In 1960, Fr. Bob Mize Jr., the priest who founded Saint Francis, began a new season of his ministry. He left his beloved Kansas and went to Africa. For a time he served on staff at St. George’s Cathedral in Cape Town, South Africa, where he was later consecrated Bishop of Damaraland (present day Namibia) in November 1960.
In August, I was asked to preach at this historic church — from the same pulpit once occupied by Nobel laureate Archbishop Desmond Tutu and by the founder of Saint Francis.
It was at St. George’s that Fr. Bob’s passion for justice grew from loving service to children in Kansas to being an early, passionate opponent of South Africa’s system of apartheid. In March 1968, Fr. Bob preached his final sermon at St. George’s. The day I preached there, I was told by someone who had been in attendance that it was standing room only on the day of Fr. Bob’s last mass. The Cathedral was so full, children sat on window ledges. Following mass, police escorted him to the airport because the South African authorities were forcing him to leave the country.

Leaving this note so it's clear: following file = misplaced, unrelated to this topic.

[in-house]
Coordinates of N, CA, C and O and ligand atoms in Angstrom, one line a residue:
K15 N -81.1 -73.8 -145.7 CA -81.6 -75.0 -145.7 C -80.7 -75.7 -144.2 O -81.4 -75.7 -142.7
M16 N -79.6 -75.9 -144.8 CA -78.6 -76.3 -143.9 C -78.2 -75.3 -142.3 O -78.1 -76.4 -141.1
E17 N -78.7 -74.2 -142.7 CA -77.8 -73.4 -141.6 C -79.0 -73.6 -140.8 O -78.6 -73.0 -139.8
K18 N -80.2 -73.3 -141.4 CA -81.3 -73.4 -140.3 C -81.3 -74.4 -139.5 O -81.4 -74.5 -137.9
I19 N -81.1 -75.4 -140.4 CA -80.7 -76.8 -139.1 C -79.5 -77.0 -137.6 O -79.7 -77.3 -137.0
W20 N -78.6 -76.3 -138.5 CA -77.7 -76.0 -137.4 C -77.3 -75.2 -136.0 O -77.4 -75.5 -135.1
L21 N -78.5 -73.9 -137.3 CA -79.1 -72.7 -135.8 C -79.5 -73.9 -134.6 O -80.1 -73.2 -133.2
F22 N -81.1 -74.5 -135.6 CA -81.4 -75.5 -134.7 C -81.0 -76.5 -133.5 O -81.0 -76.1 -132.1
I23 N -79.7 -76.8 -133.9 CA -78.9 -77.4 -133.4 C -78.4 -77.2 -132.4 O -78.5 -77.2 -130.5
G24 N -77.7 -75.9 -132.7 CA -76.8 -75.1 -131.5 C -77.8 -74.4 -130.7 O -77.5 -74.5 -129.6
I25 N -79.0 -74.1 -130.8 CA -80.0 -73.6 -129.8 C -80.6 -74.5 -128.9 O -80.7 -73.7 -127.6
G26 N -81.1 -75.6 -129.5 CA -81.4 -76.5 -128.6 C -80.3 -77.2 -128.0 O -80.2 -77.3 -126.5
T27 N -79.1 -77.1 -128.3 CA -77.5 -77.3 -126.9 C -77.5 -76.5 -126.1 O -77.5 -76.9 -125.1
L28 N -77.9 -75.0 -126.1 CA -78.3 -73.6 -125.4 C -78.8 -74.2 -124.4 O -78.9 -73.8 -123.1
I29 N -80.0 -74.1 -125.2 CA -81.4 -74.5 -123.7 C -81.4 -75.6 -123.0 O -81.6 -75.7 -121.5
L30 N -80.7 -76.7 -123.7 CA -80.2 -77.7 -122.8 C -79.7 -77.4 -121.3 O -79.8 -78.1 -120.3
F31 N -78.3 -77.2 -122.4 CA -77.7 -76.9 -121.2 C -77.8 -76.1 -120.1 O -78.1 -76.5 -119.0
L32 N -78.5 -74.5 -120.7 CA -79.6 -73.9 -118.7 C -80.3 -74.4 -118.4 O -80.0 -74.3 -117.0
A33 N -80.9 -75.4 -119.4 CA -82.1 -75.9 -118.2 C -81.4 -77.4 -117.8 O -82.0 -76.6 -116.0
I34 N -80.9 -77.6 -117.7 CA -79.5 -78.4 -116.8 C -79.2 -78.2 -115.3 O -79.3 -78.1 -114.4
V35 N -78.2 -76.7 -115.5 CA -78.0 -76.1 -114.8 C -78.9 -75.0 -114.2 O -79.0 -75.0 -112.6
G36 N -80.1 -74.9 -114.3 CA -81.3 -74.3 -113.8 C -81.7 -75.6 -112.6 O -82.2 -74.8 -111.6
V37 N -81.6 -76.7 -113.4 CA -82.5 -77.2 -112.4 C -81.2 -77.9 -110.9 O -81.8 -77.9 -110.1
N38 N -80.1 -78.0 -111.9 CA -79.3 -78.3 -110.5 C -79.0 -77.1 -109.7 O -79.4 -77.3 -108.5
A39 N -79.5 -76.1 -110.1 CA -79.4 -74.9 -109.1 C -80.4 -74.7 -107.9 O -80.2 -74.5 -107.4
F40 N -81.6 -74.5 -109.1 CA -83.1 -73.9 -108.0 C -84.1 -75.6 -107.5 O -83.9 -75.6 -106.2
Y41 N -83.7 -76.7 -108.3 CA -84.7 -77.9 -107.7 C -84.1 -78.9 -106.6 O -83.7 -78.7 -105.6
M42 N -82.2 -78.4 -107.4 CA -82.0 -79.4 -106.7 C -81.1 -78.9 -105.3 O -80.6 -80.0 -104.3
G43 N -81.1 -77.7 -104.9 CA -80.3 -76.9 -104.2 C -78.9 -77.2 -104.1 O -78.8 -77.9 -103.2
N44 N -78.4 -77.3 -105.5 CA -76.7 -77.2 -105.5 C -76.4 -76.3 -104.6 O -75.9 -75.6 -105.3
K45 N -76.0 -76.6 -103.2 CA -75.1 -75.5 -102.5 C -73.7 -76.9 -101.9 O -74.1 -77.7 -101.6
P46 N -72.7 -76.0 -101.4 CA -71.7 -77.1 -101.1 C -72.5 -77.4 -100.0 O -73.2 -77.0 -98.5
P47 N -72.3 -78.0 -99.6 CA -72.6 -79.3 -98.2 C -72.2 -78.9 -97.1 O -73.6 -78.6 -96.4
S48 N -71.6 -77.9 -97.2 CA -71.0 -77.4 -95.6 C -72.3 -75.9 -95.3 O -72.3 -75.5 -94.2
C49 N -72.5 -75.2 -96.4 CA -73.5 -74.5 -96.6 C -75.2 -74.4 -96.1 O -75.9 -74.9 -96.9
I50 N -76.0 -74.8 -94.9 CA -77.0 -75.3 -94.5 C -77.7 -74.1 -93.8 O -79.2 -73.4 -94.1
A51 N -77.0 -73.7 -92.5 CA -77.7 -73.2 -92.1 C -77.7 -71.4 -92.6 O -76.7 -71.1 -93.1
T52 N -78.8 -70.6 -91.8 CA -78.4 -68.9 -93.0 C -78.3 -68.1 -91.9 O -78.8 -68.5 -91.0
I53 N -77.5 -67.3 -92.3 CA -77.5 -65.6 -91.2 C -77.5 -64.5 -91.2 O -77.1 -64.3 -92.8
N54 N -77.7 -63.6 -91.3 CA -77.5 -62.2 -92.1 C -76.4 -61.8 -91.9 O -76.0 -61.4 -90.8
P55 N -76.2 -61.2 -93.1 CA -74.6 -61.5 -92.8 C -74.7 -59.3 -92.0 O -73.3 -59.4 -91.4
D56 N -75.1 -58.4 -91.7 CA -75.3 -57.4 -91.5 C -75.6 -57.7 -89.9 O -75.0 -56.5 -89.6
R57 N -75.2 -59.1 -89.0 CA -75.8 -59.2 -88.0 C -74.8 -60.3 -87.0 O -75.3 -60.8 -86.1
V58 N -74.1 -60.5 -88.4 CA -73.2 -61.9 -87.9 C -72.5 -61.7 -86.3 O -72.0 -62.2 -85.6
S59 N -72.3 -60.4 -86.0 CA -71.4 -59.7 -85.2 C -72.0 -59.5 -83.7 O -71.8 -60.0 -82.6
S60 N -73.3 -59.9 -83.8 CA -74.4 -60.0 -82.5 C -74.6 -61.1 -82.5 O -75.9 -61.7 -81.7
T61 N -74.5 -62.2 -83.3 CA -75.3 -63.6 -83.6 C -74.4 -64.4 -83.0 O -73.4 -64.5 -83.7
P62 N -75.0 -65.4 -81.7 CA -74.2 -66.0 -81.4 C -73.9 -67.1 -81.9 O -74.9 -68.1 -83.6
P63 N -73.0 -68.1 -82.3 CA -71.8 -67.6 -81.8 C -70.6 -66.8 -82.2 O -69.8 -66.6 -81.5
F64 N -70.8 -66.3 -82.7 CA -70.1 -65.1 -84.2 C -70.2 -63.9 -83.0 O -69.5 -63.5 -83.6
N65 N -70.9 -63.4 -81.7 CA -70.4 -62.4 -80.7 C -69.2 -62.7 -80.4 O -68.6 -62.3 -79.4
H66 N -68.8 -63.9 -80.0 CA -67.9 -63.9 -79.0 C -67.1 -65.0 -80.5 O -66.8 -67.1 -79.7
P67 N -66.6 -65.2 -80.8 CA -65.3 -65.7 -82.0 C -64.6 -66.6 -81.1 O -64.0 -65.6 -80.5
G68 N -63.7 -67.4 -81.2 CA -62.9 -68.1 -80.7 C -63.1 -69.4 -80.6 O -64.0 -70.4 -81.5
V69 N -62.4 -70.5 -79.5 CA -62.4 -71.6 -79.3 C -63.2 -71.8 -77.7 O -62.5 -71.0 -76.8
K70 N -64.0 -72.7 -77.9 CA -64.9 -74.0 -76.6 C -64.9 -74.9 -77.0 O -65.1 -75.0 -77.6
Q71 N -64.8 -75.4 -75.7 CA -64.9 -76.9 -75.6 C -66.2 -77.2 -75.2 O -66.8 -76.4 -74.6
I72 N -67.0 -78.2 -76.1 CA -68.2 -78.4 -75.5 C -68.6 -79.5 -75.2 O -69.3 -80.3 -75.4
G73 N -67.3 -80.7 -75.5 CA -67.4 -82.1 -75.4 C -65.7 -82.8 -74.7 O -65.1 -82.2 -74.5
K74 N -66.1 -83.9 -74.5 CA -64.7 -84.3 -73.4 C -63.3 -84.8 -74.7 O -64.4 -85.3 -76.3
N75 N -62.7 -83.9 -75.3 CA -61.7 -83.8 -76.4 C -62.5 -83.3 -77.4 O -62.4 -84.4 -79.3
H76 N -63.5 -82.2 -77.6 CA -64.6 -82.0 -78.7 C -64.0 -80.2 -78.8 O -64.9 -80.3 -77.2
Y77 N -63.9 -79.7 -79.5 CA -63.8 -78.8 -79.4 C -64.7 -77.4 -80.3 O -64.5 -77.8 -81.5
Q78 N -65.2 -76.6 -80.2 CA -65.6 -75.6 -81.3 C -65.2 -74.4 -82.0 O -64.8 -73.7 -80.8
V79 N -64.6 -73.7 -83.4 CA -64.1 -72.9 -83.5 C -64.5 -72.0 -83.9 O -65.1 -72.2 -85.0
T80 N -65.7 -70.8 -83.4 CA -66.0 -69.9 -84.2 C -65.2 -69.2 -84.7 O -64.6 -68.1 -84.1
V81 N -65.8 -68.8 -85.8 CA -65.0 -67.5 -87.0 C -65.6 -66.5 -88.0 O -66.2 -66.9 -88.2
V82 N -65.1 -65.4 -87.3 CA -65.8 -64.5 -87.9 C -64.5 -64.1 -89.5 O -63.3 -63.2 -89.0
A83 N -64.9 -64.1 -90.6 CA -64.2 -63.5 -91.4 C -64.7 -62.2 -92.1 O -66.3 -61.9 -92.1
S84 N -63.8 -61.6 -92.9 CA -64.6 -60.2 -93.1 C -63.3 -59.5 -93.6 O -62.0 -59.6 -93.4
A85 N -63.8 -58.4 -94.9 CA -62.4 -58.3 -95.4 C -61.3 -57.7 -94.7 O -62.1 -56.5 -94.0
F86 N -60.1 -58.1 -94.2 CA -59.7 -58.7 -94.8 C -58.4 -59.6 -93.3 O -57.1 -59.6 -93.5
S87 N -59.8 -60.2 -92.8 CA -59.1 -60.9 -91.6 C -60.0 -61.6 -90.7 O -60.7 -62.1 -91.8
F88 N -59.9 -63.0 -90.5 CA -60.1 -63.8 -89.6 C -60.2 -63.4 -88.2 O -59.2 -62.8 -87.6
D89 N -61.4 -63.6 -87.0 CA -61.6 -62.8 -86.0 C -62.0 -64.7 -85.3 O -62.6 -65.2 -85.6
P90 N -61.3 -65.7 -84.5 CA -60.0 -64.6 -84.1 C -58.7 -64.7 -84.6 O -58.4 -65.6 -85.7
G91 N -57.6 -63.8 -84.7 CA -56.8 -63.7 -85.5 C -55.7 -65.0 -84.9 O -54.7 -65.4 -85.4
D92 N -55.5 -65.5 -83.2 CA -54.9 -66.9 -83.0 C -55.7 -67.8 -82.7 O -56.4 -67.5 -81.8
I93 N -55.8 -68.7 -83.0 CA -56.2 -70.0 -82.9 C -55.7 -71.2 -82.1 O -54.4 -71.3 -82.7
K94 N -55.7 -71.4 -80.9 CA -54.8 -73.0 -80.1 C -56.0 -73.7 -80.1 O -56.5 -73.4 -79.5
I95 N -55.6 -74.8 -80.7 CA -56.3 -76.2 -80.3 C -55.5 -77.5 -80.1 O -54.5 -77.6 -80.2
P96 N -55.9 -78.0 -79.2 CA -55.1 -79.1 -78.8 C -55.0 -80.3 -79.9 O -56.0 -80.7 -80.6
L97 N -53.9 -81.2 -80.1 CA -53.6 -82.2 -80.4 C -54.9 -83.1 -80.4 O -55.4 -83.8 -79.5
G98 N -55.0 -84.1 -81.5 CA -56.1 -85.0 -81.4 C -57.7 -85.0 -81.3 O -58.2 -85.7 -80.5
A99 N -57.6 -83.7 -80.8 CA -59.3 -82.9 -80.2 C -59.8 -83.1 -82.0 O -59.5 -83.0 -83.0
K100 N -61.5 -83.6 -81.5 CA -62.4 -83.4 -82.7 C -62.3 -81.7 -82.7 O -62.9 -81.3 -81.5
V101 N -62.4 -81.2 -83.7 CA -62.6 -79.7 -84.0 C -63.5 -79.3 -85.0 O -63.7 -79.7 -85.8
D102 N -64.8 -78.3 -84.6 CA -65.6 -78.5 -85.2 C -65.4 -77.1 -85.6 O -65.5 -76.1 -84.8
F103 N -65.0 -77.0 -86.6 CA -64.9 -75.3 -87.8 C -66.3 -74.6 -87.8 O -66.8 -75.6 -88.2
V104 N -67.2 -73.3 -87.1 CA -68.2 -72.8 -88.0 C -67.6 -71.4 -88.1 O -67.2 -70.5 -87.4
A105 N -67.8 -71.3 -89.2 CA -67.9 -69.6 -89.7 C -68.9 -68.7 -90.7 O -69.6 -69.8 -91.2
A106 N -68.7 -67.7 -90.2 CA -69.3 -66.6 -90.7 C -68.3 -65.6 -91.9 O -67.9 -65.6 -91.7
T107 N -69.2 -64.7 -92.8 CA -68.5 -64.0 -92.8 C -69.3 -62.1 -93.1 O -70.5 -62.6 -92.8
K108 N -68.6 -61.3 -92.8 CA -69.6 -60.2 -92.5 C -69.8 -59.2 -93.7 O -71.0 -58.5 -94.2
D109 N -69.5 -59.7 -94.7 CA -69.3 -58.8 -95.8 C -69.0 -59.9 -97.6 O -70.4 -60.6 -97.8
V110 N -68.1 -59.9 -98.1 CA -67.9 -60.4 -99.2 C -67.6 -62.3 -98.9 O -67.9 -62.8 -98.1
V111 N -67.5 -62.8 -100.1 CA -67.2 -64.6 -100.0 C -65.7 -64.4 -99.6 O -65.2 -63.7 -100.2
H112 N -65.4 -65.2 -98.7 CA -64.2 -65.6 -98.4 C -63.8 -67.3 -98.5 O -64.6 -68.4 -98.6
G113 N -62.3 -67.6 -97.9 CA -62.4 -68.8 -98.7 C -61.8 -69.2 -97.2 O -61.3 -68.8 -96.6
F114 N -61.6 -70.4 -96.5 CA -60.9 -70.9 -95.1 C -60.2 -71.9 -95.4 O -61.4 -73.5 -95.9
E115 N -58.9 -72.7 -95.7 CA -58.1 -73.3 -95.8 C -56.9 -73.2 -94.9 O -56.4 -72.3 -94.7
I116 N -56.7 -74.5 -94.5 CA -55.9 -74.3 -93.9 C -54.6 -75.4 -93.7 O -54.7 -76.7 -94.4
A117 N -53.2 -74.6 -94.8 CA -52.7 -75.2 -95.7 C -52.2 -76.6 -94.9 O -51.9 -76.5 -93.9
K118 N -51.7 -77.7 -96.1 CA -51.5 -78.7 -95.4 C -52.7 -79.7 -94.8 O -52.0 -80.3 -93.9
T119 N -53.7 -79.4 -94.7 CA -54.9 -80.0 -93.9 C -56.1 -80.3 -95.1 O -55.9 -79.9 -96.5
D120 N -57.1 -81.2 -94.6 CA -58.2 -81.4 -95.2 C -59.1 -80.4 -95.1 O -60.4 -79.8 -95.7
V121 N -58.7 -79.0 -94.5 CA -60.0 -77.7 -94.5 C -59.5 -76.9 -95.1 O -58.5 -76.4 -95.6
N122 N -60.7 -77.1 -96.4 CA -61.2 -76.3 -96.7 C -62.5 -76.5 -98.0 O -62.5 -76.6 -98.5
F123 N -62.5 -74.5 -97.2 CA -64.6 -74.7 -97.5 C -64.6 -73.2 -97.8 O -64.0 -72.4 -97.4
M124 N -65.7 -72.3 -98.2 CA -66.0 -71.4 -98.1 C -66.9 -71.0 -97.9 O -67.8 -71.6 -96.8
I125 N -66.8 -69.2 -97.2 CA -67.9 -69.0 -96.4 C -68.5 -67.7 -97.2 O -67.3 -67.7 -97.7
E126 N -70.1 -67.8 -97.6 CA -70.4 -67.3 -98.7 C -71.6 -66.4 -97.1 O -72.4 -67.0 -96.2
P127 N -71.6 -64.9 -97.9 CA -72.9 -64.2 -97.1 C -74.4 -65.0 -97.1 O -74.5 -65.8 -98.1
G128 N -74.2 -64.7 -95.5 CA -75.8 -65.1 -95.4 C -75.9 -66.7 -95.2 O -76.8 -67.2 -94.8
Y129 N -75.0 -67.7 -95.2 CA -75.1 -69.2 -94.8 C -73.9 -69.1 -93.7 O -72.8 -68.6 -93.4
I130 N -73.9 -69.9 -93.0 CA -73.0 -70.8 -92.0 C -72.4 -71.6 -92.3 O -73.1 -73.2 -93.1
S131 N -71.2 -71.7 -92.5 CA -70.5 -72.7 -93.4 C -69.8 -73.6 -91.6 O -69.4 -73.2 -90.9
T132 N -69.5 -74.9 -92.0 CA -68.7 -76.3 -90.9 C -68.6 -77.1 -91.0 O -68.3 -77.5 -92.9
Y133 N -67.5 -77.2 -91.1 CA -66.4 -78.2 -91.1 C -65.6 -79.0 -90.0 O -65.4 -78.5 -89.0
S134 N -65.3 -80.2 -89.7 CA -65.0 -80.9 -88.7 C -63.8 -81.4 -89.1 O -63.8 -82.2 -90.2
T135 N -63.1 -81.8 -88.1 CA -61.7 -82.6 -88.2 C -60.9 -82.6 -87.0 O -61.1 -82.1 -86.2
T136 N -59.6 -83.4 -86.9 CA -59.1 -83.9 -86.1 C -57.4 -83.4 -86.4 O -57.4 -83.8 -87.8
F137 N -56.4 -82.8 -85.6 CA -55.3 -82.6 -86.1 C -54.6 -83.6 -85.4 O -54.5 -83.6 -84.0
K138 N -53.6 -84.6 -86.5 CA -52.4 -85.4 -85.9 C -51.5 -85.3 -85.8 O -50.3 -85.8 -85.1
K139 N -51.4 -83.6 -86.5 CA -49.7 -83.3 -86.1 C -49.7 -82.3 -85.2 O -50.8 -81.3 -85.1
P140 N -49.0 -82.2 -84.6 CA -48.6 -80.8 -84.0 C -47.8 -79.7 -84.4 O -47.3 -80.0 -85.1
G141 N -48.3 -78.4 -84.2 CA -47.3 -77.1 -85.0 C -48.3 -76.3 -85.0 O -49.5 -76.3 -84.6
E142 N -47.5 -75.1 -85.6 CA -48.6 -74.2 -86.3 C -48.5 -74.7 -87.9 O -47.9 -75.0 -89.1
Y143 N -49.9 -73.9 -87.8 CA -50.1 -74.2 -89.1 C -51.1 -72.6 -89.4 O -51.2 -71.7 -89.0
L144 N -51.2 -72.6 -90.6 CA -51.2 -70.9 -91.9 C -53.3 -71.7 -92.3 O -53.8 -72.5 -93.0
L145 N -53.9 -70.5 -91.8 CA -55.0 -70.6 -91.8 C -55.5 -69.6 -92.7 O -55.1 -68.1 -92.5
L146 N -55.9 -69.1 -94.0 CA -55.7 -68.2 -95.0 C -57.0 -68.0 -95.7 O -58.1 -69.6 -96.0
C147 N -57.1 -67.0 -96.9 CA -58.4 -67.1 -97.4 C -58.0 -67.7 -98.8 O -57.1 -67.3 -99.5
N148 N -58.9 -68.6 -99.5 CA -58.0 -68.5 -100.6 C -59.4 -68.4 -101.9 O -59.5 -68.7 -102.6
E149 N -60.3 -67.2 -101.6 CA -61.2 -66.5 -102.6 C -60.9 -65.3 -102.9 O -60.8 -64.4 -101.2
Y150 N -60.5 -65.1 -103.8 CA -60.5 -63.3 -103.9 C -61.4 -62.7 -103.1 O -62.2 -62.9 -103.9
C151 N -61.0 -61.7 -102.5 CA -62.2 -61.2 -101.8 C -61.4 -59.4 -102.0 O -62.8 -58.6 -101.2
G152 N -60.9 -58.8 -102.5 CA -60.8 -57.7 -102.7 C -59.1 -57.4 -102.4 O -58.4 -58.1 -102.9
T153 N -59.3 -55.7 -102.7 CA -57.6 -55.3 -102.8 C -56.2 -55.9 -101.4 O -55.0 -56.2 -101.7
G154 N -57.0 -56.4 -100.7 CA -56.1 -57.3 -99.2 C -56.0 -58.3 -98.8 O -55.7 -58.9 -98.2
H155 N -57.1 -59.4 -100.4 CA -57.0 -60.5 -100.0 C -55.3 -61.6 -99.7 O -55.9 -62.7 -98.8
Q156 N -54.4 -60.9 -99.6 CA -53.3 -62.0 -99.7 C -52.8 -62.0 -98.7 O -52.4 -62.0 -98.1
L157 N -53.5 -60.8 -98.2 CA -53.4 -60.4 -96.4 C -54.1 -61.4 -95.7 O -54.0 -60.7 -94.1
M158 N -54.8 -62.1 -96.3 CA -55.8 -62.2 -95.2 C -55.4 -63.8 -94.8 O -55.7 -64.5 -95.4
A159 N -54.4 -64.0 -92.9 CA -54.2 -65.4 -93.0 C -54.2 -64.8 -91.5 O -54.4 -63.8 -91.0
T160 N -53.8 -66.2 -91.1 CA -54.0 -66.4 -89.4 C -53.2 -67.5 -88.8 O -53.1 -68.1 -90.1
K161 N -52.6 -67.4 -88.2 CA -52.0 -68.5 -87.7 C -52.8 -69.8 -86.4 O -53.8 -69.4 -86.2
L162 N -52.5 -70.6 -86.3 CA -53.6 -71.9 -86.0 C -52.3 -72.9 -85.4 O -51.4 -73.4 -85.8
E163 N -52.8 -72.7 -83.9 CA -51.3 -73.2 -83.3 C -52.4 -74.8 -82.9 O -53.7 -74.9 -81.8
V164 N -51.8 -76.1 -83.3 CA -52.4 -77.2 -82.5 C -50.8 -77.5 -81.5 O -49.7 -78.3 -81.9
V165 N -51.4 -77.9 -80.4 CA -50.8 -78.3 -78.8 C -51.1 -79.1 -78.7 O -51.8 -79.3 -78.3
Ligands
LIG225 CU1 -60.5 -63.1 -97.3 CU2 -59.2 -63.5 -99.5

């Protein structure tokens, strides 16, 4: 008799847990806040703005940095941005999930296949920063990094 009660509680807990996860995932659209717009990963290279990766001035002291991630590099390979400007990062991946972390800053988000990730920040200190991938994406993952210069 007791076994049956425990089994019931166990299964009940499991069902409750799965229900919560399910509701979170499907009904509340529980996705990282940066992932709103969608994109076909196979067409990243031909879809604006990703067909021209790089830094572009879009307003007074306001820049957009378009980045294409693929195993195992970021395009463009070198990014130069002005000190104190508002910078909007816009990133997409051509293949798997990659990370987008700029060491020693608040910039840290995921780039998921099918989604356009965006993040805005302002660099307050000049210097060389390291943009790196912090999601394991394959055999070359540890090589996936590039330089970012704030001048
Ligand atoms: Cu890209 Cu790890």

The Gospel passage assigned for the day I preached was Matthew 14:22-23, the story of the disciples being caught alone in a storm on the Sea of Galilee. Jesus walks to them on the water and when Peter sees him he leaps from the boat, joining Christ on the water. It’s only when Peter realizes he is doing the impossible that he starts to sink.
At Saint Francis we believe in doing what others believe impossible; we believe in leaps of faith. Some say that our commitment to transforming lives and systems is impossible. If that’s true, I see the impossible happen every day. I see it in the way our staff give hope and offer healing; I see it in lives that are being transformed and in the systems that are improving because of our dedication to excellence.
I believe we are called to join Peter in getting out of the boat to do the impossible. To fully comprehend God’s love, we must be willing to share God’s abundant possibility — including doing what others believe to be impossible.
Fr. Bob found it impossible to tolerate the culture of apartheid he witnessed, so much so that in 1968 the government forced him out of South West Africa because he refused to stop serving all, to stop loving all.
The spirit of Fr. Bob’s ministry lies at the heart of why Saint Francis strives to achieve its mission of hope and healing for children and families. While in Kansas he worked tirelessly for justice in the lives of children; later that spirit guided his life and actions in Africa.
The same spirit continues to guide our work today.
This story first appeared in the Fall 2017 issue of Hi-Lites. You can view past HiLites here.